Cavities and gum disease are two of the most common, chronic dental diseases. Both are the result of bacterial infections that destroy the hard and soft tissues, but each condition is caused by a specific type of bacteria.
The bacteria that are responsible for cavities or tooth decay are far different than the bacteria that are responsible for gum disease or periodontal disease. As you begin to explore the advantages of implant dentistry, you will learn why your dental implants are more susceptible to gum disease than cavities. [pullquote]A dental implant, though it may look similar to a natural tooth, is formed from materials that are much harder than enamel.[/pullquote]
A cavity develops when bacterial toxins weaken and eventually penetrate the surface of the tooth. A dental implant, though it may look similar to a natural tooth, is formed from materials that are much harder than enamel.
The implant post, made from titanium, is harder and stronger than steel. It cannot be penetrated or weakened by bacterial toxins. The dental crown, bridge, or denture that is selected to replace the tooth structure above the gumline is typically made from a combination of metal and porcelain, two materials that are also strong enough to resist the bacterial attack.
Gum disease, or periodontal disease, is also caused by bacterial toxins. Rather than destroy the tooth enamel, these toxins attack the gum tissue and bone that supports the tooth. Dental implant are anchored and integrated with the underlying jaw bone, a relationship that is vulnerable to infection.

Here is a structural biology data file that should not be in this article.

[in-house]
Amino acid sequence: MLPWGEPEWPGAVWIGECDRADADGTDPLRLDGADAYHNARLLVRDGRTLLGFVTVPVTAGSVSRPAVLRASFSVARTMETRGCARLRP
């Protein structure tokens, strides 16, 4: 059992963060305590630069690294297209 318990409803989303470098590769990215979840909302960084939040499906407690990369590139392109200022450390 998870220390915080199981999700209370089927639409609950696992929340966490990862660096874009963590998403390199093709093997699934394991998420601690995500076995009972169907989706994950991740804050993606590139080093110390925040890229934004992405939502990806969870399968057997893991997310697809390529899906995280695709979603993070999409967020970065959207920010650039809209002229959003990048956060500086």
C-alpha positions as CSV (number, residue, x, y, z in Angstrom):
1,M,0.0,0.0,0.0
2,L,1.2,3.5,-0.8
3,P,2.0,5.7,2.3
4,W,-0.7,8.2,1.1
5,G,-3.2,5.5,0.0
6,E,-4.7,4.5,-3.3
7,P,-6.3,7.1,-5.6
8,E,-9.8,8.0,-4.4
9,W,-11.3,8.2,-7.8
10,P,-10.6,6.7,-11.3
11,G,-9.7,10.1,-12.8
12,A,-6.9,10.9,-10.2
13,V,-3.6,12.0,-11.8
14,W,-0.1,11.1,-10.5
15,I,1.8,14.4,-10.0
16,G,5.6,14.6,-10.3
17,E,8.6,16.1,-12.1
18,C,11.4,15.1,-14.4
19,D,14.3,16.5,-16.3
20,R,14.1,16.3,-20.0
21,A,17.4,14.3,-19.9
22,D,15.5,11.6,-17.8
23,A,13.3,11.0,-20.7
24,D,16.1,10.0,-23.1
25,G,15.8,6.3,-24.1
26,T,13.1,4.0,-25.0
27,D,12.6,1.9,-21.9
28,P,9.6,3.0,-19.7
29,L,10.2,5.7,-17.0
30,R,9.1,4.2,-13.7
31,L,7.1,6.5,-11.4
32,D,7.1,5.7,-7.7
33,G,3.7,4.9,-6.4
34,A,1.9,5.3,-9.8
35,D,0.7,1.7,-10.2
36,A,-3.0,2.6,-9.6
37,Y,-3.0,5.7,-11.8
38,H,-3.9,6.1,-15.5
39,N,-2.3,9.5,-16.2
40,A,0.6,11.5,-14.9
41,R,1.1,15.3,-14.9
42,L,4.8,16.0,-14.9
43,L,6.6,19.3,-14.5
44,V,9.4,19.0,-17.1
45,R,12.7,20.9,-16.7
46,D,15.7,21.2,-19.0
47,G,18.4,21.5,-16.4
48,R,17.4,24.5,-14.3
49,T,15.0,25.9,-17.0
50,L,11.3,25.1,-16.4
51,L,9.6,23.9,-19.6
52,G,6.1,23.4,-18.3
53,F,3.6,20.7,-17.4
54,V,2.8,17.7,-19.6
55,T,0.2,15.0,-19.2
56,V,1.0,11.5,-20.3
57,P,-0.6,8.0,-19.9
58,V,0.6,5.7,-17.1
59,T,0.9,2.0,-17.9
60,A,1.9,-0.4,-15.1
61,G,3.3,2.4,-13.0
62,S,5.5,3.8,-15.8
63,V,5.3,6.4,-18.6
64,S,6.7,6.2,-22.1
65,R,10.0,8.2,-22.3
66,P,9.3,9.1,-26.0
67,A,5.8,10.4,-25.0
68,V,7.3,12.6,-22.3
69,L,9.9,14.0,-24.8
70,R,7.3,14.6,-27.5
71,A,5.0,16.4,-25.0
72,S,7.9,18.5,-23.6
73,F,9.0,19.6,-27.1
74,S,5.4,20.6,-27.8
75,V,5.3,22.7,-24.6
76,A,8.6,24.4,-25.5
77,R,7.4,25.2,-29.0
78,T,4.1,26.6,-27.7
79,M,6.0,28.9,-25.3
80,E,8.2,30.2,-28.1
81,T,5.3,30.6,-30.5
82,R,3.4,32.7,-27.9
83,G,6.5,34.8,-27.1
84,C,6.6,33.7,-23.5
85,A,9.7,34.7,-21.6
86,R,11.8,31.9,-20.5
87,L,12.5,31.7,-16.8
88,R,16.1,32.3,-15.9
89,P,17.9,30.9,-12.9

Without proper home care and plaque control, the attachment between the implant post and the bone can be compromised. The resulting infection, known as peri-implantitis, can lead to the failure of the dental implant, much like it can lead to the loss of your natural teeth.
Unlike cavities, gum disease is not always caused by a bacterial infection. When a tooth (or an implant) is subjected to excessive force, the supporting gum tissue and bone are often destroyed. Patients who have an unbalanced bite, or a history of clenching and grinding are often advised to use additional protection in order to reduce the biting impact to the teeth.
Contact our implant dentistry team serving Arlington Texas today to learn more about caring for your dental implants.